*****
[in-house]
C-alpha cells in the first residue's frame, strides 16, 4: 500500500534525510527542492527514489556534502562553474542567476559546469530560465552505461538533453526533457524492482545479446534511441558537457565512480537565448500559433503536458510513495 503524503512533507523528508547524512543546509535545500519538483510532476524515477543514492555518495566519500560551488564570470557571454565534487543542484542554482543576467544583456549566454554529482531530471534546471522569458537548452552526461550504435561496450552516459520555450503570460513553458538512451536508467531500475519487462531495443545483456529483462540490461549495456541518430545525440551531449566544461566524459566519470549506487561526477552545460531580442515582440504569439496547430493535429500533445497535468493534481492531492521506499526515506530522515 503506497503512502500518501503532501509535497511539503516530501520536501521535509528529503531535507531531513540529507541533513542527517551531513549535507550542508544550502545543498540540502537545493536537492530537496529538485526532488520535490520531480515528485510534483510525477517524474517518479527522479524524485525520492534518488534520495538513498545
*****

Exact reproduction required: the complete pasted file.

[in-house]
C-alpha cells in the first residue's frame, strides 16, 4: 500500500534525510527542492527514489556534502562553474542567476559546469530560465552505461538533453526533457524492482545479446534511441558537457565512480537565448500559433503536458510513495 503524503512533507523528508547524512543546509535545500519538483510532476524515477543514492555518495566519500560551488564570470557571454565534487543542484542554482543576467544583456549566454554529482531530471534546471522569458537548452552526461550504435561496450552516459520555450503570460513553458538512451536508467531500475519487462531495443545483456529483462540490461549495456541518430545525440551531449566544461566524459566519470549506487561526477552545460531580442515582440504569439496547430493535429500533445497535468493534481492531492521506499526515506530522515 503506497503512502500518501503532501509535497511539503516530501520536501521535509528529503531535507531531513540529507541533513542527517551531513549535507550542508544550502545543498540540502537545493536537492530537496529538485526532488520535490520531480515528485510534483510525477517524474517518479527522479524524485525520492534518488534520495538513498545